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Two Day Dill Pickle Recipe!

Drums in position, balloons blown up, ok it’s time….

In the honor of the launch of Dill, we wanted to share with you one of our favorite recipes, two-day dill pickle! This will be perfect as a side dish for Thanksgiving when you’re craving a little crunch in between turkey and mashed potatoes, yum!

Pickles while a perfect snack year-round will definitely come into their own this time of year. The key ingredient in dill pickles are the dill seeds that you get once the dill plant blooms, but you’ll have to act fast to harvest the seeds. In fact, harvesting the seeds is quite easy, you just cut the flowers from the dill plant, tie them together with a rubber band, hang upside down, and place into a brown paper bag, so you can collect the seeds when they fall. The harvesting of the dill seeds should take about 2 weeks, but you’ll have tons of dill seeds for future use!

However, if you can't wait, but you still want dill pickles to crunch on, check out this recipe from TheKitchn.com that we are loving, and just make a quick trip to the store for some dill seeds.

dill pickles

Ingredients

  • 1 1/2 pounds 
  • Kirby or Persian cucumbers
  • 4 cloves 
  • garlic, peeled and smashed
  • 2 teaspoons 
  • dill seed
  • 1/2 teaspoon 
  • red pepper flakes, optional
  • 1 cup 
  • cider vinegar
  • 1 cup 
  • water
  • 1 1/2 tablespoons 
  • pickling salt or kosher salt

Equipment

  • Chef's knife
  • Cutting board
  • 2 wide-mouth pint jars with lids
  • Large pot, if canning

Instructions

  1. Prepare the jars:If you are planning to can your pickles for long-term storage, bring a large pot of water to a boil and sterilize the jars and their lids. If you are planning to make refrigerator pickles, simply washing the jars and lids is fine.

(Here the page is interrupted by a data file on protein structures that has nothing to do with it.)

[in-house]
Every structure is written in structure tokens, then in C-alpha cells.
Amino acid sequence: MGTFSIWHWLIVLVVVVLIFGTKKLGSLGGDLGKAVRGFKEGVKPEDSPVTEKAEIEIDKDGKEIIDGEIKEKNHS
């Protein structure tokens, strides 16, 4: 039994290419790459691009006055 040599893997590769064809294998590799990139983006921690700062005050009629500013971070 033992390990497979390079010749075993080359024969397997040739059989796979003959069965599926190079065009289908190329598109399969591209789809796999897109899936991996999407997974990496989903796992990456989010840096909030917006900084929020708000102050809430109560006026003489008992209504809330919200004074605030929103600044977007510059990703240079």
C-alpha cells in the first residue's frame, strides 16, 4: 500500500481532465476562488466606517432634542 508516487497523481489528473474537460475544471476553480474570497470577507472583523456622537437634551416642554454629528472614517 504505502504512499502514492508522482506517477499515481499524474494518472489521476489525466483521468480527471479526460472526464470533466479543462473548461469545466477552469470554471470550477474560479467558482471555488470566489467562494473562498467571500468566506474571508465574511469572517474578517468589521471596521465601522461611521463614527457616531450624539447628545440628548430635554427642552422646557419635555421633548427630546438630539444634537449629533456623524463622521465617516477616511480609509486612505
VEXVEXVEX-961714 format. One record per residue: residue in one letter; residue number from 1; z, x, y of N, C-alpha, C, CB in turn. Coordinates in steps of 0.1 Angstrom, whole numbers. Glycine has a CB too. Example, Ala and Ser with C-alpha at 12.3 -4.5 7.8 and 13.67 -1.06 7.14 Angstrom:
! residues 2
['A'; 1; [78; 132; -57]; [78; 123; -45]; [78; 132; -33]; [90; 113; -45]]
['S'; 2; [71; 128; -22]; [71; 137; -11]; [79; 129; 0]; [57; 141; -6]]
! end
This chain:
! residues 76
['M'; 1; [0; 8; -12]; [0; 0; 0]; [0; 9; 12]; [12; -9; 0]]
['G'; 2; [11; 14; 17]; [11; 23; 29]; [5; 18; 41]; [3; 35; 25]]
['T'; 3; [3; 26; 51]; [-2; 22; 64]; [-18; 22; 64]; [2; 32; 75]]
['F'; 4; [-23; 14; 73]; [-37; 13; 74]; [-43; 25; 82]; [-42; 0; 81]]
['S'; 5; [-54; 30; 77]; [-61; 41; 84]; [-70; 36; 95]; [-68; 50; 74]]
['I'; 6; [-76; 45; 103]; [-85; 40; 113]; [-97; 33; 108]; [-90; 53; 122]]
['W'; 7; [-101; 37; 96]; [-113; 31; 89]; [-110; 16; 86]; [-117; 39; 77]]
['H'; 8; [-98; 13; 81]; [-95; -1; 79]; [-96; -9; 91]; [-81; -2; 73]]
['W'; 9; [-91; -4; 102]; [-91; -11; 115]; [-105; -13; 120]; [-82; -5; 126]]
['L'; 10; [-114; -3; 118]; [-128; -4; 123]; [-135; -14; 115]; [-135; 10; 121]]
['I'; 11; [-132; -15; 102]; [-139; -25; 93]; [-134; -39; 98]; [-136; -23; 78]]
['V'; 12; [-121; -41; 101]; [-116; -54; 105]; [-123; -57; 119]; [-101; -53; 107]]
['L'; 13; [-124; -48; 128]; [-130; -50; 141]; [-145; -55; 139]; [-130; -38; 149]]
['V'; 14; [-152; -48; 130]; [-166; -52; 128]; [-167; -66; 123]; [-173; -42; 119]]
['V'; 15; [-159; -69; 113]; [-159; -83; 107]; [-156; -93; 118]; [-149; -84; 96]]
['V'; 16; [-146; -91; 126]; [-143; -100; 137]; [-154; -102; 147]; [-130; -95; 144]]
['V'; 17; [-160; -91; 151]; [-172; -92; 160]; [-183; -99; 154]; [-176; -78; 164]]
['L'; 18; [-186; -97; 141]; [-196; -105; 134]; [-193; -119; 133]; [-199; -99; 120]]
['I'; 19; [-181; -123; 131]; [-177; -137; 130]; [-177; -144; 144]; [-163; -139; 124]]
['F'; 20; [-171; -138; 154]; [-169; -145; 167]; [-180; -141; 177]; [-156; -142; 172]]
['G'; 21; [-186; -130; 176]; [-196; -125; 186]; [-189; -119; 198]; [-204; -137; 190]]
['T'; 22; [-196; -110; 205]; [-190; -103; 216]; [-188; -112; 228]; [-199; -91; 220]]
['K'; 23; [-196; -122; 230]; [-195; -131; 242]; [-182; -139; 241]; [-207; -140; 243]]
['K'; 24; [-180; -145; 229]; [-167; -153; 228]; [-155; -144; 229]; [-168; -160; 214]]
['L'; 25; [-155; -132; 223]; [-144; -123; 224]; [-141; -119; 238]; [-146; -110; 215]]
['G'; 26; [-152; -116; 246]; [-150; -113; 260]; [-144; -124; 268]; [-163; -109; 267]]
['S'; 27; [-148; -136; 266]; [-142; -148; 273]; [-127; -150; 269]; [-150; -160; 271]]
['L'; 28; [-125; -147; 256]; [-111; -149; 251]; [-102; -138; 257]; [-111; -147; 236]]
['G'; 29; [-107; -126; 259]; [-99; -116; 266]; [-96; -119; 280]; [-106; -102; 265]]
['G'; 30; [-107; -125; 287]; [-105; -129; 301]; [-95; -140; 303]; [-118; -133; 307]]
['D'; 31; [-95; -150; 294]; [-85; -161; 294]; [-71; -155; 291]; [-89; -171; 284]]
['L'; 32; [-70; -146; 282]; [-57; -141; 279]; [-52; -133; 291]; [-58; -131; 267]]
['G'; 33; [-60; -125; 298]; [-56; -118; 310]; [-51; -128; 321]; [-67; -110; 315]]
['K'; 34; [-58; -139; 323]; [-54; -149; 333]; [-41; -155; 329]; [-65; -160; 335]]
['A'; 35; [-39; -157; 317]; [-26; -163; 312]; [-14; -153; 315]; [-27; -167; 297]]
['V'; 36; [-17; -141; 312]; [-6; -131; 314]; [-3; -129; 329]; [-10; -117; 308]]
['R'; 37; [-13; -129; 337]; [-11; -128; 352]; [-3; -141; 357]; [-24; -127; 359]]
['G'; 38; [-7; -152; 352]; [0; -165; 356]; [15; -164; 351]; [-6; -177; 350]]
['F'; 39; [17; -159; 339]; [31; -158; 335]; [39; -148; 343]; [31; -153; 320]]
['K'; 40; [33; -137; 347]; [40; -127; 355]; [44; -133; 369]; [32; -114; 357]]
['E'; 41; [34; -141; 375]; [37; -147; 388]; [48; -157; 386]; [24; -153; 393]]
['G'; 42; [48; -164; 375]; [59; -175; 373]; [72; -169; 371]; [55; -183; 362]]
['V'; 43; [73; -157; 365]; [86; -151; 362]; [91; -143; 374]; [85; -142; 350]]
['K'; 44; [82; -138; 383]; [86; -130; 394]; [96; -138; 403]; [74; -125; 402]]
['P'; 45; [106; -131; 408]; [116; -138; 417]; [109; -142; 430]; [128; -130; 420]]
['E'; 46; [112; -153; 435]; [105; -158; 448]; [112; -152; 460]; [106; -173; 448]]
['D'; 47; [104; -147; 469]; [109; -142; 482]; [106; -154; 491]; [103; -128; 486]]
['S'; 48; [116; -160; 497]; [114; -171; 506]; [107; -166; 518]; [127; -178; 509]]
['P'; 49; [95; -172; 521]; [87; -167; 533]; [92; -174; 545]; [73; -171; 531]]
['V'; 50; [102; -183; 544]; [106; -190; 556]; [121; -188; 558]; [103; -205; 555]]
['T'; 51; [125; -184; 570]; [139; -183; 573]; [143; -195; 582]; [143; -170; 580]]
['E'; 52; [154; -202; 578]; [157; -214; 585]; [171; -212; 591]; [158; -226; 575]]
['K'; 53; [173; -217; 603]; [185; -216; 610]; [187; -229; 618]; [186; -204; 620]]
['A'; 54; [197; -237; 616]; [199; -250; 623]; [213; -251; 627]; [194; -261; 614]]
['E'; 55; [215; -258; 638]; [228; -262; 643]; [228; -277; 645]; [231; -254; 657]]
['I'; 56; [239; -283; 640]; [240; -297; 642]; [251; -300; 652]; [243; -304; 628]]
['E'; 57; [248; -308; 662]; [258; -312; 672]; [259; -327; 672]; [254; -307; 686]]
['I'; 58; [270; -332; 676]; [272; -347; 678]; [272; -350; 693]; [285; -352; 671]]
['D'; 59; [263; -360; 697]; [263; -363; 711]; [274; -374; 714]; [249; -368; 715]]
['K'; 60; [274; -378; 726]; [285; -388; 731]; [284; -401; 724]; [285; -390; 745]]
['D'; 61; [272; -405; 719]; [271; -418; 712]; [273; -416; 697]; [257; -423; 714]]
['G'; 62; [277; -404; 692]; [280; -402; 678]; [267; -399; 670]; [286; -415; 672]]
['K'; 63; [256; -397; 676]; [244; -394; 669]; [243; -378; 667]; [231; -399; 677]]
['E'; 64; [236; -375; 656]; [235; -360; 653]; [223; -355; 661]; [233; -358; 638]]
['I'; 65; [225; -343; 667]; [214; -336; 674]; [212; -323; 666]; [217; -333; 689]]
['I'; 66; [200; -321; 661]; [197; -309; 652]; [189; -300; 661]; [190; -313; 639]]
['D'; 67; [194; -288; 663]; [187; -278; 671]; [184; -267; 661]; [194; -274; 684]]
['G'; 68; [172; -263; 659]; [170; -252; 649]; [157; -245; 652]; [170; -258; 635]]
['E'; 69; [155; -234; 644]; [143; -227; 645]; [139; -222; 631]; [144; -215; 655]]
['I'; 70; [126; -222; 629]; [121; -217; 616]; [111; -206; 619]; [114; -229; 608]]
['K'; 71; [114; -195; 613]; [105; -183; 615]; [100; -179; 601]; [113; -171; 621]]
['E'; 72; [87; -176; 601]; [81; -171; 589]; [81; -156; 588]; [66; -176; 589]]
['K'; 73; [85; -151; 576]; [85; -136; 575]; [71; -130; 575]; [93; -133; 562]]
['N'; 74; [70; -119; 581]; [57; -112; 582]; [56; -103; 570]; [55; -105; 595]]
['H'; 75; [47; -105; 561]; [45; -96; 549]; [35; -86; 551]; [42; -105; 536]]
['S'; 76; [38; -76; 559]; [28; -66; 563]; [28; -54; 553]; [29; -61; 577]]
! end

2. Prepare the cucumbers:Wash and dry the cucumbers. Trim away the blossom end of the cucumber, which contains enzymes that can lead to limp pickles. Leave the pickles whole, cut them into spears, or slice them into coins, as preferred.
  3. Add the spices to the jars:Divide the garlic, dill seed, and red pepper flakes (if using) between the pint jars: 2 smashed cloves, 1 teaspoon dill seed, and 1/4 teaspoon red pepper flakes per jar.
  4. Pack the pickles into the jars:Pack the pickles into the jars. Trim the ends if they stand more than 1/2 inch below the top of the jar. Pack them in as tightly as you can without smashing the cucumbers.
  5. Bring the pickling brine to a boil:Combine the vinegar, water, and salt in a small sauce pan over high heat. Bring to a rolling boil. Pour the brine over the pickles, filling each jar to within 1/2-inch of the top. You might not use all the brine.
  6. Remove air bubbles:Gently tap the jars against the counter a few times to remove all the air bubbles. Top off with more pickling brine if necessary.
  7. Tighten the lids:Place the lids over the jars and screw on the rings until tight.
  8. Optional — Process the pickles for longer storage:For longer storage, place the jars in a boiling pot of water. When the water comes back to a boil, set the timer for 5 minutes and remove the jars immediately. Make sure the lids pop down; if they do not, refrigerate those pickles and eat them first.
  9. Cool and refrigerate:Let the jars cool to room temperature. If you processed the jars, they can be stored on the shelf. If unprocessed, store the pickles in the fridge. The pickles will improve with flavor as they age — try to wait at least 48 hours before cracking them open.
  10. Storing canned pickles:Canned pickles will keep for at least a year on the shelf and for several weeks in the refrigerator once opened; refrigerator pickles will keep for several weeks.

To get more details and information on making your own dill pickles head to TheKitchn.com. We can’t wait to see your pictures and what you create with your dill plants!


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